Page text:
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Severe economic crises may cause one or several governments to declare national bankruptcy. This is a formal assertion that the government is not sufficiently solvent to pay creditors. Bankruptcy may allow the government to repay some or none of its debts in order to reorganize finances. The International Monetary Fund (IMF) often oversees government bankruptcy procedures and may intervene to prevent such events from happening. Historical occurrences of national bankruptcy have shown to reduce private citizen wealth and tighten government spending.
When a country declares national bankruptcy, the government has determined that it does not have enough money to pay the balances owed to creditors. Depending upon the circumstances, bankruptcy then allows partial or no payments on debts. The accumulation of such debts may be owned by any level of government, including local or central. As most governments draw their revenue from the citizens, this debt is often perceived as indirectly owed by the taxpayers.
A public finance system usually provides money to the government for budget spending. A government does not borrow money in the traditional sense, such as from a bank or other lending institution. Instead, debt may be issued in the form of bills, notes and bonds purchased by citizens. This money is generally repaid with interest to entice purchasers. Such a method of borrowing may be considered internal debt, which is money owed to lenders within a nation.
External debt, conversely, is owed to foreign lenders. Similar to the way in which bonds or notes may be issued to citizens, governments are likely to issue securities and bills payable to other nations with interest. Countries considered less credit-worthy may need to offer substantial interest rates before other countries will assume the debt. Government spending may also be funded by such taxes as those generated from citizen income, property ownership and merchandise sales.
While a government may impose a ceiling on its fiscal spending, debt may accumulate year after year because of rising costs or insufficient budgets. National bankruptcy is thus often the result of any one or combination of the following scenarios: national insolvency because of massive surges in public debt or employment declines that reduce tax revenue; change in government ruling, such as that of the Russian Empire after the Soviet government took over in 1917; and the decline of a nation in terms of power and wealth, such as what occurred to Japan immediately following the Second World War. In each of these events, a financial crisis often ensues that leaves the country without sufficient funds to pay debts.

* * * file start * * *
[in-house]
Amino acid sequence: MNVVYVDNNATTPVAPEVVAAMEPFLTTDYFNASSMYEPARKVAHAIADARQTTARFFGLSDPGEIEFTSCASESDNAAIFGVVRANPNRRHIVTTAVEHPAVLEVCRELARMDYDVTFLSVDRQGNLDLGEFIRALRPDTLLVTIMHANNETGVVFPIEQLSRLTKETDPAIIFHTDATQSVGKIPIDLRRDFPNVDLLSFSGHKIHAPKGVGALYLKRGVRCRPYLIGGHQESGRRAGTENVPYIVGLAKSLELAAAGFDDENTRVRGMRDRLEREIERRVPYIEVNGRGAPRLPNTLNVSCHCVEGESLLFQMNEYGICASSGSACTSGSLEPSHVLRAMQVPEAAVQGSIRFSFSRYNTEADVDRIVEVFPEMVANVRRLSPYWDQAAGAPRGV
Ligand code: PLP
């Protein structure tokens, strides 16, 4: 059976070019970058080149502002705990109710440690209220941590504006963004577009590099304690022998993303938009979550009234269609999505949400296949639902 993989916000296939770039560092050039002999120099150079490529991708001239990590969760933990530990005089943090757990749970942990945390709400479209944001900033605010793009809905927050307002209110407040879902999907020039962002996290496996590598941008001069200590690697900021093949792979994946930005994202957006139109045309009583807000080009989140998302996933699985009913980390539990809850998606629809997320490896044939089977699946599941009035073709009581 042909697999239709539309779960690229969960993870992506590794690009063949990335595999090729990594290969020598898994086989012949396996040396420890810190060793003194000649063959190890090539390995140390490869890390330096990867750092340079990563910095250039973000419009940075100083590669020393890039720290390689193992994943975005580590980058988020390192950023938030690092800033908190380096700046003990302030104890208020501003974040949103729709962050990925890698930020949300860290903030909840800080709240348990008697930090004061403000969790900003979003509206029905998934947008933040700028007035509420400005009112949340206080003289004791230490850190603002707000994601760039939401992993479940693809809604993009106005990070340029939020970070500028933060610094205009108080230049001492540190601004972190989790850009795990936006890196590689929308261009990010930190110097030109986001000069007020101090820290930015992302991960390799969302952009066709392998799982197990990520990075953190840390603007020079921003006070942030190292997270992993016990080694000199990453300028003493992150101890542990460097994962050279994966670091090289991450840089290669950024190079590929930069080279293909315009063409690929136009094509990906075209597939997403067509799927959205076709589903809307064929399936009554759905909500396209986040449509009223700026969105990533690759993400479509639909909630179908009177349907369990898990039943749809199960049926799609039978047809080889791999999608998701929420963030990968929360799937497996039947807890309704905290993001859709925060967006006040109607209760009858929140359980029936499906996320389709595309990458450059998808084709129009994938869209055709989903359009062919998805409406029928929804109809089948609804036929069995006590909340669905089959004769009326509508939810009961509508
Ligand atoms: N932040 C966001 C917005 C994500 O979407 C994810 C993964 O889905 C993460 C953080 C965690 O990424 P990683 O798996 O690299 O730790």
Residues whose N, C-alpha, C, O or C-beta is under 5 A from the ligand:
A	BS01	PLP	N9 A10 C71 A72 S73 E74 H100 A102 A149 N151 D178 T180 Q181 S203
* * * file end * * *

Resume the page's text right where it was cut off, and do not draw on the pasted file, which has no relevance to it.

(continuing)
The Bank for International Settlements promotes fiscal standards and banking practices on an international level. This institute also maintains debt clearing standards for government bodies. Unlike corporate entities, however, that may be forced to stop conducting business in the event of bankruptcy, governments often continue providing services to citizens. The complex procedures of national bankruptcy are thus governed by the IMF, a separate body.
The IMF maintains a membership base of more than 180 countries. One of its designated functions is to provide policy advice and financing to members experiencing economic impediments. The IMF also maintains economic and financial surveillance to ensure the global market functions appropriately. When national bankruptcy is perceived as a possibility, the IMF may intervene with loans that help to pay creditors and establish new spending procedures.
One historical incidence of governmental credit default occurred with Philip II of Spain. Between 1557 and 1596, he declared national bankruptcy four times. President Roosevelt also declared the United States bankrupt in 1933. At that time, he enacted a National Emergency law whereby no U.S. citizen could legally own gold. Such occurrences of national bankruptcy often result in devaluation of private citizen wealth, less public spending and reduced government spending until economic stability returns.